THE STORY O’ FLORIO: Steve Florio may not call the shots at Conde Nast anymore, but that doesn’t mean he’s out of ammunition. Clearly, he saved some choice volleys for his book, a memoir-cum-management treatise that draws heavily on his time running business operations first at GQ, then The New Yorker and, finally, across all of Conde Nast (which, like WWD, is a unit of Advance Publications Inc.). According to his representative at William Morris Agency, an undisclosed publisher has purchased the rights, though Florio said through a Conde Nast spokeswoman, “No official deal has been struck.”

Judging from a pitch and excerpt obtained by WWD, one person who will not be eager to see the book hit shelves is Ron Galotti. In a chapter titled “Managing Mr. Big,” Florio, now vice chairman, thoroughly disses his former underling — the subject of both his best and worst decisions at Conde Nast. Florio writes, “The story of Ron Galotti is the story of how celebrity can ruin a perfectly good executive.” As publisher of Vogue (Florio’s best decision), he says, Galotti was a brilliantly effective, if at times too aggressive, ad salesman. But after leaving in 1998 to start Talk with Tina Brown, “Ron started believing his own bulls–t,” Florio writes. Hiring him back to be publisher of GQ in 2001 was “the worst decision I ever made as president and ceo … The magazine needed someone with a very steady hand, and Ron didn’t have it anymore.”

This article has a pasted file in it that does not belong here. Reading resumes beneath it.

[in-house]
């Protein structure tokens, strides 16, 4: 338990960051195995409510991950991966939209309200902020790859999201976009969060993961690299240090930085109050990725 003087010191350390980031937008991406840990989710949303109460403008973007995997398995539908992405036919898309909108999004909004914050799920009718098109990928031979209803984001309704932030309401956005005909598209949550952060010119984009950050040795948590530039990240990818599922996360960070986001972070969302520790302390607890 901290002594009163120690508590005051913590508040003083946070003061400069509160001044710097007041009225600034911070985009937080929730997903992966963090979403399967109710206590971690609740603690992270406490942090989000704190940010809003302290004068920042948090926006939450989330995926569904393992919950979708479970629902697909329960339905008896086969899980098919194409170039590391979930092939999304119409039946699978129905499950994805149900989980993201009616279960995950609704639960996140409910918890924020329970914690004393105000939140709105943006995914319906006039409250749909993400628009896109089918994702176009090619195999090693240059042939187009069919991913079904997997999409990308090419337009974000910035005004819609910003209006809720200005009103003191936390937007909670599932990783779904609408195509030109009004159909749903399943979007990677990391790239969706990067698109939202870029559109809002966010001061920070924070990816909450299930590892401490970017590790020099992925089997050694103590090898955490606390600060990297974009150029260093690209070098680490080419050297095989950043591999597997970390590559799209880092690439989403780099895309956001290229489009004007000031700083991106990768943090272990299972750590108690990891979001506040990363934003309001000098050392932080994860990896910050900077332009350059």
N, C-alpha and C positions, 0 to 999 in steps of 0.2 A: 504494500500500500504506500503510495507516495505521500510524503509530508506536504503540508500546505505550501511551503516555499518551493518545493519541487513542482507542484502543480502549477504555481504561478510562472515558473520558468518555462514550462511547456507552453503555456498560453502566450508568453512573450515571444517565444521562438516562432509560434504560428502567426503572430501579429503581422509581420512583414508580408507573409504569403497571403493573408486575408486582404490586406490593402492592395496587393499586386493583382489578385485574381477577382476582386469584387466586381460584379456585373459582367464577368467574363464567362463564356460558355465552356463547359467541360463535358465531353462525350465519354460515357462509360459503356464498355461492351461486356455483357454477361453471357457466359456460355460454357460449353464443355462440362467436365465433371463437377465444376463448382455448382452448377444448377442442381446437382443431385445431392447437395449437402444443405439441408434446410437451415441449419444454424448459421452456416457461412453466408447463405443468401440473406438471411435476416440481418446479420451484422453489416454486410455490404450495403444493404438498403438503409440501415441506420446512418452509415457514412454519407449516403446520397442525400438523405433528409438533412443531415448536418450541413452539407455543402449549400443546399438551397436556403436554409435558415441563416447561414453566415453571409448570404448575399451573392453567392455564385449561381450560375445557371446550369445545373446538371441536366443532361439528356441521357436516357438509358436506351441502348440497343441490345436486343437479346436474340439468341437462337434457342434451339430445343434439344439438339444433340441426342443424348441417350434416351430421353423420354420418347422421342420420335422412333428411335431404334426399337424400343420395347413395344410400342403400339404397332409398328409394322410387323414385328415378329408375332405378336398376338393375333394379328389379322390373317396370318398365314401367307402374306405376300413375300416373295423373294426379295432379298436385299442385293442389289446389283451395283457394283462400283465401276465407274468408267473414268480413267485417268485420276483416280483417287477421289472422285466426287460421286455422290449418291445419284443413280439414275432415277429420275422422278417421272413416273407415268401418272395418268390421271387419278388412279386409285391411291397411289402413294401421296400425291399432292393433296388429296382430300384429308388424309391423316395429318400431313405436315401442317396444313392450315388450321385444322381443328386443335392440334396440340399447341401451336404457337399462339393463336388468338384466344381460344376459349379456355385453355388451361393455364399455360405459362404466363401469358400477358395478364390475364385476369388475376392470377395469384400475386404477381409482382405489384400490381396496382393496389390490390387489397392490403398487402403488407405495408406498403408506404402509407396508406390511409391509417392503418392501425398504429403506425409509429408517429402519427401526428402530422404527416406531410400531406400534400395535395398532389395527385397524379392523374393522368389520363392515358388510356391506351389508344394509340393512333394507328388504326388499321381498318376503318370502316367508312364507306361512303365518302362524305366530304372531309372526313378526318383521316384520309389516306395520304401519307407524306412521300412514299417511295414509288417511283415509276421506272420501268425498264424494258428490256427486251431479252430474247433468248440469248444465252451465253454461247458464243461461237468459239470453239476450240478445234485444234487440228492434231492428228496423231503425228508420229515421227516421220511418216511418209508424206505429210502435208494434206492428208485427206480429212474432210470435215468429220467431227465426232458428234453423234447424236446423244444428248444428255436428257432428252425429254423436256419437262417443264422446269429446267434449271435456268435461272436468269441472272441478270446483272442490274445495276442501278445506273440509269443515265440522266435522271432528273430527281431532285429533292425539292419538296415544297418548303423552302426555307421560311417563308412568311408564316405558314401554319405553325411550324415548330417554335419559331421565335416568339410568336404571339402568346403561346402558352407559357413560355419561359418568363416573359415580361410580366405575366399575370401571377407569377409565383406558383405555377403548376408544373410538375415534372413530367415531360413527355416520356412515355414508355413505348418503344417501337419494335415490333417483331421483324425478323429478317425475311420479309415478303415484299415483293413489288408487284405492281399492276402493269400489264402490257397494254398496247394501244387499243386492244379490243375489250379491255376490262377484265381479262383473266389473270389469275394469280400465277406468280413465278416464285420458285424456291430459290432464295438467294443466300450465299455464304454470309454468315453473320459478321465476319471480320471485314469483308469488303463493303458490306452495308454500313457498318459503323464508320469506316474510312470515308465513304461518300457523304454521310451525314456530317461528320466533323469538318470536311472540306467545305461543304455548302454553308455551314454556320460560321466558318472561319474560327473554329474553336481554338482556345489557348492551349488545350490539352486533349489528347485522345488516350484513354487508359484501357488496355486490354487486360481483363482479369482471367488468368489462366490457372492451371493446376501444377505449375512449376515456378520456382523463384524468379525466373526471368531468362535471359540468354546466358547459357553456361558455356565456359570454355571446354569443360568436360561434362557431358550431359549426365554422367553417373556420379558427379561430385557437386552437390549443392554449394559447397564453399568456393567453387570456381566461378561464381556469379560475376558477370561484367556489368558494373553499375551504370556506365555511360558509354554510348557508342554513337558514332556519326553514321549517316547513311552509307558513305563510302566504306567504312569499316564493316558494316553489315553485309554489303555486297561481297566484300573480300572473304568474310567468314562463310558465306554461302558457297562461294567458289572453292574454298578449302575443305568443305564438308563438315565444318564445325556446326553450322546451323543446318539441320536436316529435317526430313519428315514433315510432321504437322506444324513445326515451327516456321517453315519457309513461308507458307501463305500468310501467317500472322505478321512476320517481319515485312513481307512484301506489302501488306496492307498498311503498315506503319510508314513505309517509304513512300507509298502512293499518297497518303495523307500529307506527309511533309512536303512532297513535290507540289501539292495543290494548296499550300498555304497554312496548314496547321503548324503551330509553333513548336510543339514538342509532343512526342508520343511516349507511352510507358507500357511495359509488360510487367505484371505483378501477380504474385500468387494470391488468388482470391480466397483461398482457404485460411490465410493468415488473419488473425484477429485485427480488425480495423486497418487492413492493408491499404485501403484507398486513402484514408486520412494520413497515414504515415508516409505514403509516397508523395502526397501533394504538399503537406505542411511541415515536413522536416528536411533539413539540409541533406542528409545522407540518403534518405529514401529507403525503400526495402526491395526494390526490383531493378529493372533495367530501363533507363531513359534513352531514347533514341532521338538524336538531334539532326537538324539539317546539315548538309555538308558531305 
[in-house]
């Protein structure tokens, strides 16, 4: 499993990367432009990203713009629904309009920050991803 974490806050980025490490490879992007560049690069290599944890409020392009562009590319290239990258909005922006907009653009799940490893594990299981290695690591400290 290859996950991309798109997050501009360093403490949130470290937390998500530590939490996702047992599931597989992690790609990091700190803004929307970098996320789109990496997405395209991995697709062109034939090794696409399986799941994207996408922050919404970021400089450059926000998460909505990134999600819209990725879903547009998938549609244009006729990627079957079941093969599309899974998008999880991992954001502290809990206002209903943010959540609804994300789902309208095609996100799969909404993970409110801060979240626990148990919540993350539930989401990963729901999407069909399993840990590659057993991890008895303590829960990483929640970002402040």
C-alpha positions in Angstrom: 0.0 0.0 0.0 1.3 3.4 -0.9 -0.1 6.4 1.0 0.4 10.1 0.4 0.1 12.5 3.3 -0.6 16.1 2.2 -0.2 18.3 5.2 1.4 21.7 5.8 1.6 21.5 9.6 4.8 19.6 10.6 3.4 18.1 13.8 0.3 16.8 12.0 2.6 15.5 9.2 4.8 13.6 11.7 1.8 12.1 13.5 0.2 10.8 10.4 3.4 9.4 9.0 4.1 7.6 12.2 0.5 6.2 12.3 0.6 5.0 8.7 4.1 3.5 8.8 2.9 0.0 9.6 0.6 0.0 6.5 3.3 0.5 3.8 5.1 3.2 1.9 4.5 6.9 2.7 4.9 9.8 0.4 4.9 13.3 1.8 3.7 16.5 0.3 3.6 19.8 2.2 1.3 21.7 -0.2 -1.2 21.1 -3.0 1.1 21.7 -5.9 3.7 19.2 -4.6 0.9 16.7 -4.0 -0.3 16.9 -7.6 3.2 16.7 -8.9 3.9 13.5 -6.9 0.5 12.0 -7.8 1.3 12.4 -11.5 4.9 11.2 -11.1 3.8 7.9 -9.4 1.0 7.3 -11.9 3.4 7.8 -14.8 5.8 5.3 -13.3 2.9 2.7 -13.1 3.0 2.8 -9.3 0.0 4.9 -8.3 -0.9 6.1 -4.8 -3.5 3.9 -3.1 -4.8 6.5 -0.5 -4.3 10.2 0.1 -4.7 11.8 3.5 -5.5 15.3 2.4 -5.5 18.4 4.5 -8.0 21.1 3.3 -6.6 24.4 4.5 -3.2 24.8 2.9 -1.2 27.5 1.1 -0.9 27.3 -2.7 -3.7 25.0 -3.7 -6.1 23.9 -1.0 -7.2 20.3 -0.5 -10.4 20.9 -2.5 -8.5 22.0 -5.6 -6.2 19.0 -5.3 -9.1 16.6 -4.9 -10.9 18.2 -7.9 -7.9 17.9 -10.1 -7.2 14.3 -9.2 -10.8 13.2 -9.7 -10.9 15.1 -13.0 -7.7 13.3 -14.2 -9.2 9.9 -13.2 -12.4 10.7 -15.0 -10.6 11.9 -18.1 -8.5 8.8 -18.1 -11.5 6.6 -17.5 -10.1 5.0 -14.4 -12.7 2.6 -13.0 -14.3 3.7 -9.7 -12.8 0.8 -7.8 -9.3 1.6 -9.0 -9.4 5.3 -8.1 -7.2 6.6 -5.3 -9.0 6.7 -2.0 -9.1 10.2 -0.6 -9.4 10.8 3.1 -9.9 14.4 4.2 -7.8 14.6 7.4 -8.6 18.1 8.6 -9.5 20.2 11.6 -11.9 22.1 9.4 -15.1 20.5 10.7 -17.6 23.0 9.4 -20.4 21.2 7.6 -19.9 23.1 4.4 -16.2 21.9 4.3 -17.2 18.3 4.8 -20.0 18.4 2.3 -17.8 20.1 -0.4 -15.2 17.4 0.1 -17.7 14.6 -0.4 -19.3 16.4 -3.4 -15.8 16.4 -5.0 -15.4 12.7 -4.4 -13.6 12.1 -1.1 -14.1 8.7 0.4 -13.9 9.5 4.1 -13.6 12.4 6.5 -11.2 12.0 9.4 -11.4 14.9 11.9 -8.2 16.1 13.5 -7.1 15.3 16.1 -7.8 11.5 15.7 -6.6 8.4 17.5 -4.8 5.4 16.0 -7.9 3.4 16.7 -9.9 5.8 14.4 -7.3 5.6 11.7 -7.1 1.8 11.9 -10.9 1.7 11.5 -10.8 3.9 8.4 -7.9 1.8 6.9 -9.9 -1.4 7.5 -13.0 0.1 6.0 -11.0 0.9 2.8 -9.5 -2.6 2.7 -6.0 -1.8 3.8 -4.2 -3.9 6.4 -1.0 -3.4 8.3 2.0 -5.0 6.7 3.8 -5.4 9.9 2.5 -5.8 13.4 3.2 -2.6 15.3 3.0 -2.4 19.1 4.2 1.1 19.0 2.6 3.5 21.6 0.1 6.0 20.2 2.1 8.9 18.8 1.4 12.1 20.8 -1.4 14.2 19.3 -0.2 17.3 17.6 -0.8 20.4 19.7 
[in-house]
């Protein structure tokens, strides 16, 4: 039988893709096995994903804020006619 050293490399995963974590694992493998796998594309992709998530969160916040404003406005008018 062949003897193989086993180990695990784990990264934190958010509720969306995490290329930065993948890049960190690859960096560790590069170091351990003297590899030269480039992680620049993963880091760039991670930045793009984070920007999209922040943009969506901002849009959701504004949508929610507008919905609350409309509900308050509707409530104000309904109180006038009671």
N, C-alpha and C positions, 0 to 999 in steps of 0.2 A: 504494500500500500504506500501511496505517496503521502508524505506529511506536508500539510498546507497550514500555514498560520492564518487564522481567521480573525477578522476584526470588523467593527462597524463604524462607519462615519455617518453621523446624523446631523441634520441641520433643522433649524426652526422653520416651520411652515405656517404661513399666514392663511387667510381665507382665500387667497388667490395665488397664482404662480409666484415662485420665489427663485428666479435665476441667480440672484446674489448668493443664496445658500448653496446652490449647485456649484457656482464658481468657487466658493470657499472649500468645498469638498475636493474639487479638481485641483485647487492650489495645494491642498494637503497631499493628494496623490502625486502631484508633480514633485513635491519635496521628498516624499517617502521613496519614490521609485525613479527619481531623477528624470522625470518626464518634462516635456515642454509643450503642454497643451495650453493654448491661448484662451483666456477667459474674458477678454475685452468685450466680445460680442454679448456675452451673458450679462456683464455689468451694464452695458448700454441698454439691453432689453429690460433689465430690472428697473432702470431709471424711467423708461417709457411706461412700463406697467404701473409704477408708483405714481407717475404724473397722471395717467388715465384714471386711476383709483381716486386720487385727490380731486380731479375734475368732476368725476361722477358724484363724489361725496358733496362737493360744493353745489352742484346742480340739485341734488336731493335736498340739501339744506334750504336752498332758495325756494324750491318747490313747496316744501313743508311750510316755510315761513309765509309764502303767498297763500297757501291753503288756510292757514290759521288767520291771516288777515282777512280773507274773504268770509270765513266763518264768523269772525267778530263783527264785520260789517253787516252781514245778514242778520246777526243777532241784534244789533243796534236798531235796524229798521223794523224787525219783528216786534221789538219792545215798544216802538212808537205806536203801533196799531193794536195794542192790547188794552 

Reached at his home in Vermont, a piqued Galotti responded with some jabs of his own. “He can print anything he wants, I guess,” he said. “The really wonderful thing about it is, since it’s Steve Florio’s book, no one will read it. He worked his whole life just to get to the point where he had the time to write a book.”

At least Galotti can take comfort in knowing he’s not Florio’s only target. Some of the others:

This story first appeared in the June 21, 2005 issue of WWD. Subscribe Today.

  • Legendary New Yorker editor William Shawn: “He was one of the most manipulative human beings I had ever encountered.” Case in point: According to Florio, Shawn wheedled a generous retirement package out of Conde Nast, only to turn around and claim to his staff that he’d been pushed out.
  • Bonnie Fuller, former editor in chief of Glamour: “She damn near killed the magazine. She made it trashy as hell.”
  • Anne Fuchs, former publisher of Vogue: “It was my view that Anne Fuchs had been serving less as a publisher than as a Park Avenue socialite.”
  • Mandi Norwood, former editor in chief of Mademoiselle: “Within six months she took a century-old institution and put that baby out of business.”
  • GQ’s sales staff, circa 1980: “One guy in ad sales was a cocaine freak; another was a notorious sex fanatic. An out-of-town sales rep was a cross-dressing nut — hose, bras, hats and the works — with a wife and kids. At our first sales meeting, at the Montauk Yacht Club … all the gay guys showed up in dresses. Strapless numbers.”
load comments
blog comments powered by Disqus